Enteric, Zoonotic and Vector-Borne Diseases
While, most strains of E. coli do not cause disease, Verotoxin-producing Escherichia coli (VTEC) is the most frequently identified subgroup of E. coli that causes illness in North America. It can be found in cattle, goats, sheep, and sometimes humans. This type of E. coli was first recognized in 1982 as a result of an outbreak investigation associated with undercooked hamburgers.
VTEC can be transmitted through ingestion of food or water that has been contaminated by the feces of animals or infected persons. Undercooked ground beef, fresh produce such as lettuce, spinach and sprouts, unpasteurized milk and fruit juices, and inadequately treated drinking water have been implicated in large outbreaks of VTEC in North America. Contact with animals and their environments (such as farms or petting zoos) and person-to-person contact with individuals suffering from VTEC infections can also be sources of transmission. Documented outbreaks of person-to-person transmission most often occur in childcare settings, households and institutional settings.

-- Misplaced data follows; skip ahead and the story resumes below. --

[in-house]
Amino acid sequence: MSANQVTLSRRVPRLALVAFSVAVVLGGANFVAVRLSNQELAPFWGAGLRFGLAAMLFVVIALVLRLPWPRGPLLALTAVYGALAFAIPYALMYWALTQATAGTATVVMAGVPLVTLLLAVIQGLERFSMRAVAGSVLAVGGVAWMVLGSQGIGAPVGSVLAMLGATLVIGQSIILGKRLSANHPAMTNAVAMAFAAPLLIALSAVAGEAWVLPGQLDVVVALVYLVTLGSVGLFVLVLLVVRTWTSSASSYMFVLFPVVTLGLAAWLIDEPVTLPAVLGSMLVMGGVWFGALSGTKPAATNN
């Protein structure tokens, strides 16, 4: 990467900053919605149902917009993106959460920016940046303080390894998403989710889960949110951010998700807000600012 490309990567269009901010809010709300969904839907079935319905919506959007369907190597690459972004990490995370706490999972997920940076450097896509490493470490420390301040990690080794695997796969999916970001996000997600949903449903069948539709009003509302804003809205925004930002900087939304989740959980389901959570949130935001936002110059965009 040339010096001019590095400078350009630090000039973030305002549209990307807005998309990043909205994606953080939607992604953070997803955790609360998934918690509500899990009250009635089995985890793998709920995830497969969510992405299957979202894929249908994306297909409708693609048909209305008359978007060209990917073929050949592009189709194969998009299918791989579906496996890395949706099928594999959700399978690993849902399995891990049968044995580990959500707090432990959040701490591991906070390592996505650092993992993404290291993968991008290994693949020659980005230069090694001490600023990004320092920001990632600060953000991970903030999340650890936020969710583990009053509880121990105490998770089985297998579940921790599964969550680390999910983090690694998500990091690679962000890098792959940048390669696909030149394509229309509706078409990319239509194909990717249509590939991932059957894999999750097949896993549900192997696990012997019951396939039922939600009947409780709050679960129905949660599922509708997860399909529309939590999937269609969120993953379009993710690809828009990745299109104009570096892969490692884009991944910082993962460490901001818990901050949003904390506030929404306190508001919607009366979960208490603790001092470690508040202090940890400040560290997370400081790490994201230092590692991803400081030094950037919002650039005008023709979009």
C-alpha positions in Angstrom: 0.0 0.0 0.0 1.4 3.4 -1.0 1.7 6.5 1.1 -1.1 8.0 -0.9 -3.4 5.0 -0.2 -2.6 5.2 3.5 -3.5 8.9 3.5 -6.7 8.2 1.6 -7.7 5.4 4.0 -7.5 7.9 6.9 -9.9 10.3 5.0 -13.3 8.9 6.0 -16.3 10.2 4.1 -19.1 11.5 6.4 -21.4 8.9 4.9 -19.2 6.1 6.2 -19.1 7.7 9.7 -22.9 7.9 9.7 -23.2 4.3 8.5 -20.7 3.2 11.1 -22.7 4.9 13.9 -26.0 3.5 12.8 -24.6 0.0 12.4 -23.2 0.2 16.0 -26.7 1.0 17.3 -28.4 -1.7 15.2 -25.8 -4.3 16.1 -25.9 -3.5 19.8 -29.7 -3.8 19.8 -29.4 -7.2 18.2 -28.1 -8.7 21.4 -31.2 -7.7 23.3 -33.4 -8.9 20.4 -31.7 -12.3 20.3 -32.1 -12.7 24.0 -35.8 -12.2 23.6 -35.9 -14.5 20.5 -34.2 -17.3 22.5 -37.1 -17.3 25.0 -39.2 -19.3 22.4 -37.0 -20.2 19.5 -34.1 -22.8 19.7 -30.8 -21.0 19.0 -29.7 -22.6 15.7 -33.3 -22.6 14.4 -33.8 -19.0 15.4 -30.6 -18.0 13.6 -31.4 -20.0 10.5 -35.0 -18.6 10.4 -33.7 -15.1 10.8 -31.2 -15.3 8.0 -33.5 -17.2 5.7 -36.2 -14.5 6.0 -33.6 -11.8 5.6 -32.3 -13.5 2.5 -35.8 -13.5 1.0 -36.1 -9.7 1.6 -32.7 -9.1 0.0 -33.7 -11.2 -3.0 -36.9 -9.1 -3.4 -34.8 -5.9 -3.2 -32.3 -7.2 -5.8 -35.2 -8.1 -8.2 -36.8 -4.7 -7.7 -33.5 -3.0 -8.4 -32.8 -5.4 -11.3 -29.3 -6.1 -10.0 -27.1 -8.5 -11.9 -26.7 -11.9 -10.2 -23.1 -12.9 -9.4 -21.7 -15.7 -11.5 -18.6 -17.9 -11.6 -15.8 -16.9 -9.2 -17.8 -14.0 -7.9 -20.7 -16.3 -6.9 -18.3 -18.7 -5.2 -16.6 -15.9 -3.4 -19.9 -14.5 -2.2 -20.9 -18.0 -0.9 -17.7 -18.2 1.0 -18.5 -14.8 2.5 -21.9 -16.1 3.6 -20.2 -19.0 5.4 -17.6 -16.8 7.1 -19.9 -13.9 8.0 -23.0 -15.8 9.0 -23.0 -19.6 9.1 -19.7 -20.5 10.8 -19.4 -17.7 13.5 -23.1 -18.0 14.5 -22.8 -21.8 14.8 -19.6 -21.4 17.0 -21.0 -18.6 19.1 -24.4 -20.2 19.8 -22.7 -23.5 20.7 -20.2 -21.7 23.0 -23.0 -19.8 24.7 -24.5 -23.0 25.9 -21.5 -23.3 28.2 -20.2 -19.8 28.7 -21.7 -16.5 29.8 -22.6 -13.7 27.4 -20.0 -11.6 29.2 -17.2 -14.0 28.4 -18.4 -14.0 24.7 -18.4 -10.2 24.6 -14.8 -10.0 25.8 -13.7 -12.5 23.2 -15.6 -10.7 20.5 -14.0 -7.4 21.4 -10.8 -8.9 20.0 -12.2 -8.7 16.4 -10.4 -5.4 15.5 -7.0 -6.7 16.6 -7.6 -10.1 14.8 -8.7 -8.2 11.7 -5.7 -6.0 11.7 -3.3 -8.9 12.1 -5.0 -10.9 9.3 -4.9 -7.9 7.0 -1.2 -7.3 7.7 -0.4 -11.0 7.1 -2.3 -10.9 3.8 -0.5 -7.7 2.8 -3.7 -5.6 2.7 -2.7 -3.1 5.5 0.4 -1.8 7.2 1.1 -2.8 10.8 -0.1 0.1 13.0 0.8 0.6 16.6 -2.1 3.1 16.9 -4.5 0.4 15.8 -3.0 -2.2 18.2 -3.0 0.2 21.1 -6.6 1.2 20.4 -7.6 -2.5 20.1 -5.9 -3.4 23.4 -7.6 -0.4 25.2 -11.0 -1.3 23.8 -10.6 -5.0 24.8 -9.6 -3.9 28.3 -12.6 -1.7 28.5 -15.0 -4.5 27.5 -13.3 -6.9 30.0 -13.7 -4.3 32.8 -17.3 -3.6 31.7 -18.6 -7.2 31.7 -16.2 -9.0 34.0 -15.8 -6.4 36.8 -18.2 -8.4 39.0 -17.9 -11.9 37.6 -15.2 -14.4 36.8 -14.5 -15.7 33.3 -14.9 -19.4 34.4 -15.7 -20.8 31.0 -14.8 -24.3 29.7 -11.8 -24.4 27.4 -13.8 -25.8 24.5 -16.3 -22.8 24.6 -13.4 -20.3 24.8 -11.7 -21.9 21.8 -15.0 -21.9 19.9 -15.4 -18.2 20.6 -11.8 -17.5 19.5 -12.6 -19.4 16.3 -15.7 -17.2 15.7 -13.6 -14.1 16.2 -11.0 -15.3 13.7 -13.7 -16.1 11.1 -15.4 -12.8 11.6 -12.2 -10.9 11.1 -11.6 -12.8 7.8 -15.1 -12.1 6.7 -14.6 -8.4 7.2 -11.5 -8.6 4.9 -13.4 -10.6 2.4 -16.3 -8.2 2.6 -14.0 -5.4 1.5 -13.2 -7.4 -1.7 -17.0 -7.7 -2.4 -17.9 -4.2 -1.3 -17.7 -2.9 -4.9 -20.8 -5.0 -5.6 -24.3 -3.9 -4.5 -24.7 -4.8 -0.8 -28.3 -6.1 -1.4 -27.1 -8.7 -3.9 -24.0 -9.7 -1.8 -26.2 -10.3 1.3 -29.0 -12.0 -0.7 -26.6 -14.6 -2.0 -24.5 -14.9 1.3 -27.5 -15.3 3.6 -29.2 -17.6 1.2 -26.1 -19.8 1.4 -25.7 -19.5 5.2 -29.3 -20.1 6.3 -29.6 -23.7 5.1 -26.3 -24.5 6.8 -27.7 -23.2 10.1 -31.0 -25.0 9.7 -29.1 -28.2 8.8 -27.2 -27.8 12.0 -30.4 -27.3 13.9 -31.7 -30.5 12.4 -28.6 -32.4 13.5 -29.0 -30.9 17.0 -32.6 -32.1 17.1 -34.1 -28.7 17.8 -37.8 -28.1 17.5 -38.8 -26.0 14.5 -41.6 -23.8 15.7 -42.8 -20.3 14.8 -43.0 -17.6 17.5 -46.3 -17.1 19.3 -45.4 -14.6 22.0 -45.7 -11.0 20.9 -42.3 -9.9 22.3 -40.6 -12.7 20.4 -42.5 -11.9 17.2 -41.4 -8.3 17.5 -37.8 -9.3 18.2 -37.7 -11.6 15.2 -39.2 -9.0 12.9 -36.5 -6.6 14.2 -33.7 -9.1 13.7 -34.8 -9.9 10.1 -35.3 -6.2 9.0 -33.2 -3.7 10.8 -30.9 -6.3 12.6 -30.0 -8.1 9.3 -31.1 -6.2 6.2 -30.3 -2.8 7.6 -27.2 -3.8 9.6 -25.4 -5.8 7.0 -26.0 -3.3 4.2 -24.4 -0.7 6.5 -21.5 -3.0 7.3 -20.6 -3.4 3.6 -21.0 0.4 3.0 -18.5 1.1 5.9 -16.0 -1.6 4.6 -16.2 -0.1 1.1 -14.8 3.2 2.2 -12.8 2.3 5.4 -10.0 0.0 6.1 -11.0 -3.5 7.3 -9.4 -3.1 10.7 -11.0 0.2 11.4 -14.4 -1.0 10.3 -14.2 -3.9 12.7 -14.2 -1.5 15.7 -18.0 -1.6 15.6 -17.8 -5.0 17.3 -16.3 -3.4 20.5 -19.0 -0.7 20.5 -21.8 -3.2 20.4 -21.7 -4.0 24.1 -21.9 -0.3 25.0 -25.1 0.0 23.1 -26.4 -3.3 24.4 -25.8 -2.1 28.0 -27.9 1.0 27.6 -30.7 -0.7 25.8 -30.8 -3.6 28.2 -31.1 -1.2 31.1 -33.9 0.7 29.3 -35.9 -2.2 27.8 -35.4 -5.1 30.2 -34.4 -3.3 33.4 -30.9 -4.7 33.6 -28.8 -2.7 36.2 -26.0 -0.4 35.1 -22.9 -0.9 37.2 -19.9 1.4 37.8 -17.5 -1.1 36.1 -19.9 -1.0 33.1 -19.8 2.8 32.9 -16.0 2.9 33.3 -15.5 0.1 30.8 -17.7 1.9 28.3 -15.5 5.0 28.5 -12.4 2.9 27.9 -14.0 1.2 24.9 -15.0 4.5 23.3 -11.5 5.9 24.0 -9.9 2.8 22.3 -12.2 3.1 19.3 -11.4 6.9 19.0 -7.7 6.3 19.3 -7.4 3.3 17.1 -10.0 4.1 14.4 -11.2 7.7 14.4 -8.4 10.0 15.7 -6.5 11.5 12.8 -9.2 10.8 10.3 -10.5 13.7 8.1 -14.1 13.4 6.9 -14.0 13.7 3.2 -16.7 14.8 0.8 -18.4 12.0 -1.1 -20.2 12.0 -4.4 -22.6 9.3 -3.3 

Symptoms can appear between 2 and 10 days with a median of 3-4 days, and can typically include bloody or non-bloody diarrhea, vomiting and severe abdominal cramping. Complications may include Hemolytic Uremic Syndrome (HUS), which can occur in up to 8% of infected children. Proper personal hygiene and safe food handling practices are key to preventing the spread of VTEC.